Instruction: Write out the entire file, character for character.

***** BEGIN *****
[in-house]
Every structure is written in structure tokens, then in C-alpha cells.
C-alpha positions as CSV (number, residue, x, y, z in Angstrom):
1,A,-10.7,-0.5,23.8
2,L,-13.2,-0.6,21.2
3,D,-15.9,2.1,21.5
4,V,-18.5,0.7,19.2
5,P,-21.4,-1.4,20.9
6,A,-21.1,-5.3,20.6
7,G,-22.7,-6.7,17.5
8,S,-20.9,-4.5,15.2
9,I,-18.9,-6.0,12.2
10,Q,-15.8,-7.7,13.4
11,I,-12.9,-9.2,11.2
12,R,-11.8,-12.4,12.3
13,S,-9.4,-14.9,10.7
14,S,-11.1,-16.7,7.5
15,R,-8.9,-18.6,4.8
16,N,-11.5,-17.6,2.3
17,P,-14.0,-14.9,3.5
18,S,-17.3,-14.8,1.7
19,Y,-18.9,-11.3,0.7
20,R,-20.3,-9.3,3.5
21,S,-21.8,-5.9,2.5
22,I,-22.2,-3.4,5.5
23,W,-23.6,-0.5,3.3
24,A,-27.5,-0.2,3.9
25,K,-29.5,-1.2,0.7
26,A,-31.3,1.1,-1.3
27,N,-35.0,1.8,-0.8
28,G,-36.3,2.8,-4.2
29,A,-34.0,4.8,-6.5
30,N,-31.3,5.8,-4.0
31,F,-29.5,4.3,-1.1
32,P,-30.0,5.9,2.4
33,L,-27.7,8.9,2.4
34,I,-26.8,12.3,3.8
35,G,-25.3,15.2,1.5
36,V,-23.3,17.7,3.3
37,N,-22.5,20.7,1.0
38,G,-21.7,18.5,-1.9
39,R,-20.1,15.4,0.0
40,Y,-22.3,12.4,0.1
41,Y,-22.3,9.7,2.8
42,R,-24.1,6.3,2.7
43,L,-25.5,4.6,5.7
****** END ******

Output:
[in-house]
Every structure is written in structure tokens, then in C-alpha cells.
C-alpha positions as CSV (number, residue, x, y, z in Angstrom):
1,A,-10.7,-0.5,23.8
2,L,-13.2,-0.6,21.2
3,D,-15.9,2.1,21.5
4,V,-18.5,0.7,19.2
5,P,-21.4,-1.4,20.9
6,A,-21.1,-5.3,20.6
7,G,-22.7,-6.7,17.5
8,S,-20.9,-4.5,15.2
9,I,-18.9,-6.0,12.2
10,Q,-15.8,-7.7,13.4
11,I,-12.9,-9.2,11.2
12,R,-11.8,-12.4,12.3
13,S,-9.4,-14.9,10.7
14,S,-11.1,-16.7,7.5
15,R,-8.9,-18.6,4.8
16,N,-11.5,-17.6,2.3
17,P,-14.0,-14.9,3.5
18,S,-17.3,-14.8,1.7
19,Y,-18.9,-11.3,0.7
20,R,-20.3,-9.3,3.5
21,S,-21.8,-5.9,2.5
22,I,-22.2,-3.4,5.5
23,W,-23.6,-0.5,3.3
24,A,-27.5,-0.2,3.9
25,K,-29.5,-1.2,0.7
26,A,-31.3,1.1,-1.3
27,N,-35.0,1.8,-0.8
28,G,-36.3,2.8,-4.2
29,A,-34.0,4.8,-6.5
30,N,-31.3,5.8,-4.0
31,F,-29.5,4.3,-1.1
32,P,-30.0,5.9,2.4
33,L,-27.7,8.9,2.4
34,I,-26.8,12.3,3.8
35,G,-25.3,15.2,1.5
36,V,-23.3,17.7,3.3
37,N,-22.5,20.7,1.0
38,G,-21.7,18.5,-1.9
39,R,-20.1,15.4,0.0
40,Y,-22.3,12.4,0.1
41,Y,-22.3,9.7,2.8
42,R,-24.1,6.3,2.7
43,L,-25.5,4.6,5.7